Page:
Two OOPEAA projects shortlisted for the World Architecture Festival Awards

Two projects by OOPEAA have been shortlisted as finalists for the World Architecture Festival Building of the Year 2022 Awards: The Villa B in Ciutadella de Menorca and the Tikkurila Church and Housing.

The World Architecture Festival, WAF, is a global architecture festival that combines awards, seminars, and networking. It is where the world’s architecture community meets to share expertise and learn from each other. The festival is distinguished by a unique live-judged awards programme. It gathers the designers of the shortlisted finalist projects to pitch their work to a panel of expert judges and their peers – all live at the Festival.

All the projects entered for consideration for the WAF Awards and its sister event, INSIDE, are presented in the World Buildings Directory. The Directory includes some of the most innovative and ground-breaking designs in the world.

The finalists will be presented to the jury who will choose the winners at the WAF event in Lisbon on November 30 – December 2, 2022.

For more information about the World Architecture Festival, WAF, and the World Buildings Directory see HERE.

Villa B in Ciutadella de Menorca

Villa B shortlisted as a finalist for the World Architecture Festival Awards

The Villa B in Ciutadella de Menorca on the Baleares in Spain has been shortlisted as a finalist in the 2022 Completed Buildings – House & Villa – Urban/Suburban category.

Villa B transforms an abandoned structure in the dense historical city into a villa of contemporary standards. Repairing parts of the existing structure and adding a new layer of architecture to it, the foundation for the renovated villa was formed by carefully peeling off layers that had been added to the building over time. The layers of old and new were deliberately left visible. In Villa B, the new and the old meet each other in an interesting dialogue.

The facades and exteriors facing the street, including the roofs, are landmark protected. The division of spaces directly linked with the entrance lobby, as well as the stairs leading up from the lobby, are also protected. Highlighting the qualities of the original building, as much as possible of the existing structure was restored. The new elements were kept to a minimum and the biggest alterations concentrated in the middle section.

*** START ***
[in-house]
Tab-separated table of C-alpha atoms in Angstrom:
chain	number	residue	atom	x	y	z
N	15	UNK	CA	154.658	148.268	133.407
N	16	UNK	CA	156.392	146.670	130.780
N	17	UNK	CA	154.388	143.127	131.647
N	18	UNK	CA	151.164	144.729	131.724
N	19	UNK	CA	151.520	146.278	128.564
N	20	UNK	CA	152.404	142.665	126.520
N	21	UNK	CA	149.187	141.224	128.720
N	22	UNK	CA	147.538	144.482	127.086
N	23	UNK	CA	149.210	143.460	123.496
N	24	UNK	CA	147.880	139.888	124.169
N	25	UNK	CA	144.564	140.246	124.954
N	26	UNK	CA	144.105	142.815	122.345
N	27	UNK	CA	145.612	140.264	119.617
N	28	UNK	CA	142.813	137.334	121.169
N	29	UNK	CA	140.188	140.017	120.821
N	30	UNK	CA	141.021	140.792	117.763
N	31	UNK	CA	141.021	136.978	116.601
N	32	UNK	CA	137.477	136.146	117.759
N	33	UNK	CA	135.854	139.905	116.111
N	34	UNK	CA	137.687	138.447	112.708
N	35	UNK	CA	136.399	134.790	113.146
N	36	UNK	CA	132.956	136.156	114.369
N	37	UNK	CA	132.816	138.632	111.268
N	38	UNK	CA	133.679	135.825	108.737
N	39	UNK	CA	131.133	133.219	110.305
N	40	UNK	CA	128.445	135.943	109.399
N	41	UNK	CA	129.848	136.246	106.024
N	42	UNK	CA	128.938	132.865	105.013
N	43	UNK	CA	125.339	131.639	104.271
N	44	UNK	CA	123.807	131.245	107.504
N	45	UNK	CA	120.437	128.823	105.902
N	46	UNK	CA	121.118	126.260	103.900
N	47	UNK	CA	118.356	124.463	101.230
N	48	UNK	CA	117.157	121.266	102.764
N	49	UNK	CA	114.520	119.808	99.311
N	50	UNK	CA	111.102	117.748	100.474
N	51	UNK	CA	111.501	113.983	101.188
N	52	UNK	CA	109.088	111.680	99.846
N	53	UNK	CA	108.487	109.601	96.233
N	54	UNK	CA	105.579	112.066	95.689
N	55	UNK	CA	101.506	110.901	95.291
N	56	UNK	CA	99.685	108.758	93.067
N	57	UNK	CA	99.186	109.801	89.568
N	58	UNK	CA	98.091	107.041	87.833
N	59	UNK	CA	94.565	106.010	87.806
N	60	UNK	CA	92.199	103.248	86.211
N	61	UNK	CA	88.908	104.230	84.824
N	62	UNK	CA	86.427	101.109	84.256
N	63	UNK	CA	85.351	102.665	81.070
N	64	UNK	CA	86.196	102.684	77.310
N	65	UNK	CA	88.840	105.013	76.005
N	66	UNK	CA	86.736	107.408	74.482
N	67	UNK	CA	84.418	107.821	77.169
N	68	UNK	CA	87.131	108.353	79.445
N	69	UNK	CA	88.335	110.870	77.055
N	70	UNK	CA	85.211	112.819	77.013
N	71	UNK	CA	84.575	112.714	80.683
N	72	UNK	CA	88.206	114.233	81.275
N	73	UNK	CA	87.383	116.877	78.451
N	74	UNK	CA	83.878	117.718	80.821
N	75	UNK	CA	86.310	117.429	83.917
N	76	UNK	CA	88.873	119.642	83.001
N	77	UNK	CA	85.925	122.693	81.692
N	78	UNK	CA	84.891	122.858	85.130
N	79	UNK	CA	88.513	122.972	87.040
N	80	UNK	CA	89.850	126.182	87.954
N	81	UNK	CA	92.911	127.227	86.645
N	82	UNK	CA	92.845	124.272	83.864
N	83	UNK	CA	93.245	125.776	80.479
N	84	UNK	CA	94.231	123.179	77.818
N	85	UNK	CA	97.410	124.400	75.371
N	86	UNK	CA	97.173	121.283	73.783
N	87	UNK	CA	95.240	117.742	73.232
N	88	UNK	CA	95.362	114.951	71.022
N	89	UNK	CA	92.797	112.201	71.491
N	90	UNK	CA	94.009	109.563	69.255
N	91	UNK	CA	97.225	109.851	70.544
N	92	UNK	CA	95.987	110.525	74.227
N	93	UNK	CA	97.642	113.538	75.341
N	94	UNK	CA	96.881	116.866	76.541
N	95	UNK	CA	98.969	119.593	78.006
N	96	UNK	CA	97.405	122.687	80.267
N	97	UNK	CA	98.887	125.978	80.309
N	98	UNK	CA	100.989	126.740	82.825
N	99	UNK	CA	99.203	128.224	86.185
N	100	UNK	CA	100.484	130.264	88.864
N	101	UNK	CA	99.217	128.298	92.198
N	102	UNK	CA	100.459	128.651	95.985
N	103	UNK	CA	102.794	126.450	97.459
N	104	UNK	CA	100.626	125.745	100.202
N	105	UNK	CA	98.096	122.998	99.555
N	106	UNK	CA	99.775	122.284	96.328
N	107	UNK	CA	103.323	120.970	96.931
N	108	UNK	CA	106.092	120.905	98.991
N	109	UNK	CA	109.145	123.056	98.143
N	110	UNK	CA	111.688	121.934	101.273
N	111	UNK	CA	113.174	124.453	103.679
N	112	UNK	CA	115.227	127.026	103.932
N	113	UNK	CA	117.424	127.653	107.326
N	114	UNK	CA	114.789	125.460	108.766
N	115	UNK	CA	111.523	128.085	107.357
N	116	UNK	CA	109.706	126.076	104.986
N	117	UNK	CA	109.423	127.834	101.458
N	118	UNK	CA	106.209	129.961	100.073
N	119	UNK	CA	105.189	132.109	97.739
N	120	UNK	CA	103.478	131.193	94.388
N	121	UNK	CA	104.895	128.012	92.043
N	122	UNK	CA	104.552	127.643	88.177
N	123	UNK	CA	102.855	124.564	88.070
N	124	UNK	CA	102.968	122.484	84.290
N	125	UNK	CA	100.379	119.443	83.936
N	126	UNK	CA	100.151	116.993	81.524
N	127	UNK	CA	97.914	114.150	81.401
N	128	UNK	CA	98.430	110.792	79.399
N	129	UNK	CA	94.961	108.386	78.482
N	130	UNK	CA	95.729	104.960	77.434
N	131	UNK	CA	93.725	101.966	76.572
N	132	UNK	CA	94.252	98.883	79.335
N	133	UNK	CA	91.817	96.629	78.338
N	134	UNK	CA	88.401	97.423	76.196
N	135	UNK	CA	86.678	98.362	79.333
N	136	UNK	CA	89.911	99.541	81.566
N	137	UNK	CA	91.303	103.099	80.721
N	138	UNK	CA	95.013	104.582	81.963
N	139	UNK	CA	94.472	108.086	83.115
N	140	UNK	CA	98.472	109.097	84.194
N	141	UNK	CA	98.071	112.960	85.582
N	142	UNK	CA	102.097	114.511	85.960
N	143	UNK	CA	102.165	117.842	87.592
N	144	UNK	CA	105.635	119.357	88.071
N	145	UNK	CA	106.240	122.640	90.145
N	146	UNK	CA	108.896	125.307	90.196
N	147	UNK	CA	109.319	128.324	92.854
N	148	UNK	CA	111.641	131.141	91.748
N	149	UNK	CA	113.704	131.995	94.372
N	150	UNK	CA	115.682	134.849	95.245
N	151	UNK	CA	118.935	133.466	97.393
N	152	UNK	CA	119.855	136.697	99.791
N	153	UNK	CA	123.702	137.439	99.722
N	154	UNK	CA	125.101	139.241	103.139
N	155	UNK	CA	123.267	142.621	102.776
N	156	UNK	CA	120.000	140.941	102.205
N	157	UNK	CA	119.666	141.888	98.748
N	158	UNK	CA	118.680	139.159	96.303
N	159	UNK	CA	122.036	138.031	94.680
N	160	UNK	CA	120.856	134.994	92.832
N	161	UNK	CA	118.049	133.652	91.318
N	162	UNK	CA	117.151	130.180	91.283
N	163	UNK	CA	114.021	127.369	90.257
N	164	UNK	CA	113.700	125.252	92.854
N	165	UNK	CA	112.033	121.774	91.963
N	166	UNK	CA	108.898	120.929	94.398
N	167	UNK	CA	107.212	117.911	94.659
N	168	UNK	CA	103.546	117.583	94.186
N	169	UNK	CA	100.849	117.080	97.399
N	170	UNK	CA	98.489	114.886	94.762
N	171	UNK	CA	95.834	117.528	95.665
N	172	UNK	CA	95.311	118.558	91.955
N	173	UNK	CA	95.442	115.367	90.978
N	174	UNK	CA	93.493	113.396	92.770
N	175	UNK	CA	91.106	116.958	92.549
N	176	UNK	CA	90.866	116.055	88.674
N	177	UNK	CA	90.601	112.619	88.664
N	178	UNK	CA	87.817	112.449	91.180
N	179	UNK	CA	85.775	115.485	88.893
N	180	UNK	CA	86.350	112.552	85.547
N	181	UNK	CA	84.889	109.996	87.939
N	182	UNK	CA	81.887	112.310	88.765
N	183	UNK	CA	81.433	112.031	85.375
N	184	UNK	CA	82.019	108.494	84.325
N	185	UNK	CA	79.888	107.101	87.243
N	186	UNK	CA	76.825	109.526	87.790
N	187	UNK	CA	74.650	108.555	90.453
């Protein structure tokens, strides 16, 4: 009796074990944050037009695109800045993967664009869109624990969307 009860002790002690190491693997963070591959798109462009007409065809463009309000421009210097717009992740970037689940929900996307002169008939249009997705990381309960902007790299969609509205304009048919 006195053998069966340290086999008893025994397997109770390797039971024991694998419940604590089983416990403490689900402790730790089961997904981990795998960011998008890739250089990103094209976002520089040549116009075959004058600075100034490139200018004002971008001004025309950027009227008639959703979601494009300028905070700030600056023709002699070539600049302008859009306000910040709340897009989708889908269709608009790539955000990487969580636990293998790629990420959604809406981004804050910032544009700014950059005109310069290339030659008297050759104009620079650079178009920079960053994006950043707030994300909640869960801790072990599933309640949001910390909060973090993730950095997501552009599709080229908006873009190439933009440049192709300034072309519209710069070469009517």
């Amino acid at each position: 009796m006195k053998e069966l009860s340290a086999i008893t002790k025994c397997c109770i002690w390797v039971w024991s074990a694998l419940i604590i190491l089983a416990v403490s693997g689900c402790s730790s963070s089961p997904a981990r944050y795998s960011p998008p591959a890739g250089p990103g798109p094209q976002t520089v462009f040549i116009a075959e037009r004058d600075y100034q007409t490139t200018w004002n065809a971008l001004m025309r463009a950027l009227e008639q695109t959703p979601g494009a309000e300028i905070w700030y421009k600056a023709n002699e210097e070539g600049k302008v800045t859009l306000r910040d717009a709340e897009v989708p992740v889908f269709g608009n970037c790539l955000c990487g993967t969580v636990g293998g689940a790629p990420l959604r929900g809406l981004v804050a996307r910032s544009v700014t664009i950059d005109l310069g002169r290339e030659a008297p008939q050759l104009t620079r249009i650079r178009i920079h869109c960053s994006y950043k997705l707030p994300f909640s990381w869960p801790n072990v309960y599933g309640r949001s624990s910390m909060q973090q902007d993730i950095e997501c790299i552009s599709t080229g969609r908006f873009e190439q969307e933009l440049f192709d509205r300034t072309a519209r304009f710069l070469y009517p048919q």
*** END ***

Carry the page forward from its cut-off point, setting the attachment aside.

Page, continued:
The drop ceilings made of plastic materials, the dividing partition walls, and the garage sheds on the yard that had been added over the years were removed. The original structure with its brick walls, arched ceilings and staircases was uncovered. A new spatial program was created and a connection between the interiors and the outdoors was established.

The materials were consciously chosen to be sustainable and enduring. In the new parts, local stone from a quarry nearby and Nordic spruce complement each other. They form an interesting pair of materials of contrasting nature. Wood is used in the doors and window frames as well as in the ceilings in rooms where new ceilings were necessary. Solar energy is used for heating and cooling the house.

For more information and images on Villa B, see HERE.

Tikkurila Church and Housing

Tikkurila Church and Housing shortlisted as a finalist for the World Architecture Festival Awards

The Tikkurila Church and Housing in Vantaa has been shortlisted as a finalist in the 2022 Completed Buildings – Civic & Community category.

Tikkurila Church and Housing form one unity with a diversity of functions. It includes a church with a café, communal meeting spaces, offices, and an apartment building offering student housing and affordable rental apartments with generous shared facilities. It is part of the transformation and densification of downtown Tikkurila, one of the fastest growing and ethnically most diverse areas in metropolitan Helsinki.

The project was realized in close collaboration between the architects, the builder, and the client. The design process included regular workshops with representatives of the different user groups. The final design was developed in interaction with them.

The multifunctional complex replaces the old church from 1956 and an administrative block from 1976. Due to mould, their use was discontinued in 2013 and they were deemed unfit for repair. The church was one of the few remaining buildings from the 1950s in Tikkurila. Special attention to the historical modernist values of the area was required in designing the new building.

With its multicolored brick façade and sculptural shape, the new building enters in dialogue with the surrounding brick buildings and forms an identifying landmark for the neighborhood. In rebuilding the block, the goal was to make it last for 200 years. Burnt brick is the main material in the exterior. In the interiors, concrete and wood create an interesting dynamic. The chosen materials acquire a beautiful patina over time.

There was a strong commitment to creating an easily accessible gathering place that people could make their own. The new building has been warmly welcomed by the community, and the level of its use has surpassed all expectations. It forms a place of lively activity, yet it also offers a comforting space to withdraw from the everyday.

The spatial program of the block provides much needed new housing in the area. It also has succeeded in supporting a radical transformation in the working style of social services making it more interactive. With the personal experience of people as a starting point, the building is designed to mediate between the public, semi-public and the private spaces in and around the church and housing.

For more information and images on the Tikkurila Church and Housing, see HERE.